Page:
Mahmoud Abbas not to seek reelection
The 74-year-old Fatah leader announces on live TV that he will not run, accuses Hamas of undermining internal Palestinian unity and US of “favouring Israel”. Defeat over settlements and his ambiguous position on Goldstone report weakened his standing among Palestinians.
Jerusalem (AsiaNews/Agencies) – Mahmoud Abbas will not seek re-elect to the presidency of the Palestinian National Authority (PNA) in elections scheduled for 24 January 2010. The outgoing president made the announcement in a televised speech last night at PNA headquarters in Ramallah.

“I have informed the brothers in [the PLO and Fatah] that I do not wish to present my candidacy in the forthcoming presidential election," he said. "I hope they understand this position of mine, taking note that there are other steps I will take," he added.

The announcement, which appears final, comes less 24 hours after Palestinian chief negotiator, Saeb Erekat, said on Wednesday that Abbas would consider a second term only if the peace process was back on track.

In his televised speech, Yasir Arafat’s successor also chastised Hamas for undermining Palestinian national unity from within.

Abbas also explicitly criticised the United States for “favouring the Israeli position,” and not opposing Israeli settlements in the Occupied Territories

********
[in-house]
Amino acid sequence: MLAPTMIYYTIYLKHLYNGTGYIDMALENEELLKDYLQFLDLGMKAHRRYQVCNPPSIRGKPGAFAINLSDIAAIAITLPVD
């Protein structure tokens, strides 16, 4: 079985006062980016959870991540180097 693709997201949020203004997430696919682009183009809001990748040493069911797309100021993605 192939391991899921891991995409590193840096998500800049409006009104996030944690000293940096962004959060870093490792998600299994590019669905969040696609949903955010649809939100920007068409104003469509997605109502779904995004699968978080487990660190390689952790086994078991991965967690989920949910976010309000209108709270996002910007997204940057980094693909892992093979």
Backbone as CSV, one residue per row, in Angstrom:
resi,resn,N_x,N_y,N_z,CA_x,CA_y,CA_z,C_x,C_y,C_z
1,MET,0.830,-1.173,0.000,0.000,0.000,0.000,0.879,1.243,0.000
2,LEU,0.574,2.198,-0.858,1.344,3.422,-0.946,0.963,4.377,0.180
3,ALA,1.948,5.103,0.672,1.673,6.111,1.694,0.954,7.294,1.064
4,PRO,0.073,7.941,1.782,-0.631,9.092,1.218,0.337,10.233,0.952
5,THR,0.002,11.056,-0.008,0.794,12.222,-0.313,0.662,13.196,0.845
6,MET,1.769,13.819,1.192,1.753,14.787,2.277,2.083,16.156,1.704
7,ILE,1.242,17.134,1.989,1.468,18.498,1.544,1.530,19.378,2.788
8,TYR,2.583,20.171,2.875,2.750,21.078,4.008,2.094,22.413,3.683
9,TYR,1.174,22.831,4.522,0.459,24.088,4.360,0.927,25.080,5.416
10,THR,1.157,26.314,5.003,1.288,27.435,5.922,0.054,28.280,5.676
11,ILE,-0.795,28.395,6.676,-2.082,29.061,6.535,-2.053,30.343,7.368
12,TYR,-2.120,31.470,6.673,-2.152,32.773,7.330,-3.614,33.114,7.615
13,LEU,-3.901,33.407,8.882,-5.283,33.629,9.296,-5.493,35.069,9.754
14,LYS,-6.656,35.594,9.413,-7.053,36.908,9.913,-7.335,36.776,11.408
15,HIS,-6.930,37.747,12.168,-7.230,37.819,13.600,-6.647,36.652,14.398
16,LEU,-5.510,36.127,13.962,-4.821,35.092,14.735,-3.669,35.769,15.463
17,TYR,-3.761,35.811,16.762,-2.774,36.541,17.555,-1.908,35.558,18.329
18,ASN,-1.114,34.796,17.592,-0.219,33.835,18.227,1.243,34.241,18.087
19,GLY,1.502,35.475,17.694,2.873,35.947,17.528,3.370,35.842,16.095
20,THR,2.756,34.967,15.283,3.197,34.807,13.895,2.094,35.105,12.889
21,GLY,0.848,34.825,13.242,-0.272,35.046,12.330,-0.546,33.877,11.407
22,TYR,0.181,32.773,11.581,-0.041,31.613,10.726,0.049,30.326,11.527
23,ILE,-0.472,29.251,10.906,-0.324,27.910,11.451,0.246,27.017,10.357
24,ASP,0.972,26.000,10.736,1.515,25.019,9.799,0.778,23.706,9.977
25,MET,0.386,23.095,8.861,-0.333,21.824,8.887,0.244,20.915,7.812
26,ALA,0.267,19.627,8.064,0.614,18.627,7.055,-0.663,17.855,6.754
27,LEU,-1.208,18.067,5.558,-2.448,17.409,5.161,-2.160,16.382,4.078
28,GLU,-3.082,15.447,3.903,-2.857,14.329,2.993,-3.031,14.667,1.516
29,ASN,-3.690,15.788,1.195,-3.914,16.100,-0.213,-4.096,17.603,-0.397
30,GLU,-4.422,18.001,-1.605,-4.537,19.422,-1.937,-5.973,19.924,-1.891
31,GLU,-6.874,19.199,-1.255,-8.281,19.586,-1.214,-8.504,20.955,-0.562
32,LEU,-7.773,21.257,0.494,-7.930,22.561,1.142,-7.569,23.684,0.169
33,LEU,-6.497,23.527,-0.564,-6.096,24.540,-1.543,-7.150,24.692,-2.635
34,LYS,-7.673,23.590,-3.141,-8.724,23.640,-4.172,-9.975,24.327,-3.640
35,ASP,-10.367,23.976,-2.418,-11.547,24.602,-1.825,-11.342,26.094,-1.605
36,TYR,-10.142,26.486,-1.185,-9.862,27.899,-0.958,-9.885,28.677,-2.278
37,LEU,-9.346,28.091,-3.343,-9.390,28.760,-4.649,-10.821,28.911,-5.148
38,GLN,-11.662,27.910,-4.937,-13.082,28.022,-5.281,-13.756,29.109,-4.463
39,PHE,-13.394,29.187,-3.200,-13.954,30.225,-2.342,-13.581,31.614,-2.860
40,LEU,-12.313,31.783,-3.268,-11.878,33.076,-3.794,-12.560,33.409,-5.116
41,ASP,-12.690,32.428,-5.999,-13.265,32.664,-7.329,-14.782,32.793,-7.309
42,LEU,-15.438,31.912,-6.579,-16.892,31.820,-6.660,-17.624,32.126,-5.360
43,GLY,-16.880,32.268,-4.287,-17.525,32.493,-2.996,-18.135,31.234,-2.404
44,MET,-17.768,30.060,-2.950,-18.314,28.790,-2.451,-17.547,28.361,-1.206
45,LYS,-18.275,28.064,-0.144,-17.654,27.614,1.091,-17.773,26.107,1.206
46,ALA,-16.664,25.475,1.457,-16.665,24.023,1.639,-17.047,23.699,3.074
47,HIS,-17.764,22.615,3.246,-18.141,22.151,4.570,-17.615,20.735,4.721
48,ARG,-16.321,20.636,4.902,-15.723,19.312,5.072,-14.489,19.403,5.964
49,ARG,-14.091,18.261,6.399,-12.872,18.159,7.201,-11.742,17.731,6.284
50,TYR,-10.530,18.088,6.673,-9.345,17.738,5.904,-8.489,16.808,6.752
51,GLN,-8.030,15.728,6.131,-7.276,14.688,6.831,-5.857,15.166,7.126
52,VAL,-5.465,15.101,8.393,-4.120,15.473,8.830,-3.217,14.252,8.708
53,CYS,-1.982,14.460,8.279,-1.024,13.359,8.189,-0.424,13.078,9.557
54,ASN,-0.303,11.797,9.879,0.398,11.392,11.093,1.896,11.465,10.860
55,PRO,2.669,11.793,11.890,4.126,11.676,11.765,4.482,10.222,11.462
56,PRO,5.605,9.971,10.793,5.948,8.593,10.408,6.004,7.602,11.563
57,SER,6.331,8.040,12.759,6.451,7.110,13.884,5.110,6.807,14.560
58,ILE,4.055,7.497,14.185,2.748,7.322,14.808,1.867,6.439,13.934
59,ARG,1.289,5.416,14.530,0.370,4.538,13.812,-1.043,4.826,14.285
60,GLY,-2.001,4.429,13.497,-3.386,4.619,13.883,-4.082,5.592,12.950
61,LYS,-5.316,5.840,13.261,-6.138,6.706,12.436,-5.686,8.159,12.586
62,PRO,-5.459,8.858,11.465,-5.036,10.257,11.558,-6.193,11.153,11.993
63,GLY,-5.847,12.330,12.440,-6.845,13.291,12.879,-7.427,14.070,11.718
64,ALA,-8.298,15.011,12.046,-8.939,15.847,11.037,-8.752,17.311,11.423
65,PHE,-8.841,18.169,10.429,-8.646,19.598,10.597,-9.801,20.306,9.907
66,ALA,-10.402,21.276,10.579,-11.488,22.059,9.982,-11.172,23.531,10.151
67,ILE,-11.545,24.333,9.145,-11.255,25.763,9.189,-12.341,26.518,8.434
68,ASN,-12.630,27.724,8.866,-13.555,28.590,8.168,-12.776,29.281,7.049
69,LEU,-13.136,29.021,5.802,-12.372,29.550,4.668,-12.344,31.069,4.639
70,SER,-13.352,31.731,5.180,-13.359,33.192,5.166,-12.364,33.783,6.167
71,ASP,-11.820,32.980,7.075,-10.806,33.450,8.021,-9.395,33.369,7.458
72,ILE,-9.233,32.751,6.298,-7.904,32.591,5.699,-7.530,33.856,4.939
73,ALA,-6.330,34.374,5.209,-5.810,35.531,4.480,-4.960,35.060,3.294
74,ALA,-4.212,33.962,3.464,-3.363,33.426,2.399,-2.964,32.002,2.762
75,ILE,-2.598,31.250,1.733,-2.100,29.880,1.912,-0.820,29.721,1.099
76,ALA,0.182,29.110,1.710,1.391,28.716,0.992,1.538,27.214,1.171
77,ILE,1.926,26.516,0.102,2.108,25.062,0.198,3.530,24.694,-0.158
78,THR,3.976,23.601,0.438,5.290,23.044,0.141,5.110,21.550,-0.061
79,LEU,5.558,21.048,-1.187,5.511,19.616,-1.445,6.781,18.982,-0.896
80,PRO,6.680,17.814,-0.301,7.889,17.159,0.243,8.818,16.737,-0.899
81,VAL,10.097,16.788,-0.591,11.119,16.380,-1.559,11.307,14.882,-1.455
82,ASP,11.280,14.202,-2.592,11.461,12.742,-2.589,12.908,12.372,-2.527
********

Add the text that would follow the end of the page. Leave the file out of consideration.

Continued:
He also said that his move had no strategic aim, but many sources within the Palestinian establishment are saying that Fatah officials are trying to get him to change idea.

The 74-year-old’s failure to get talks with Israel back on track in the last 11 months weighted heavily on his decision.

He had used his credibility as a leader to demand Israel stop all its settlement activities, including new construction in East Jerusalem and the West Bank, as a pre-condition to resume talks. By contrast, the government of Israeli Prime Minister Benjamin Netanyahu did not give an inch. At present, about 2,500 building sites remain open, 400 to be inaugurated over the next few months,

When US secretary of state Hillary Clinton  called for an immediate resumption of peace talks between Israel and the Palestinians, despite Israel’s continuing refusal to freeze the expansion of Jewish settlements in the West Bank, the PNA saw itself beaten.

The Goldstone report about war crimes by Israel and Hamas during last year’s Gaza War complicated matters.

When Abbas said that a vote in the UN Commission for Human Rights could be postponed, he was forced to backtrack by public protests in Palestine and violent charges by Hamas.

He succeeded in getting the Commission to vote on the report but did not regain much of the support he lost because so many Palestinians were incensed by his alignment on US and Israeli positions.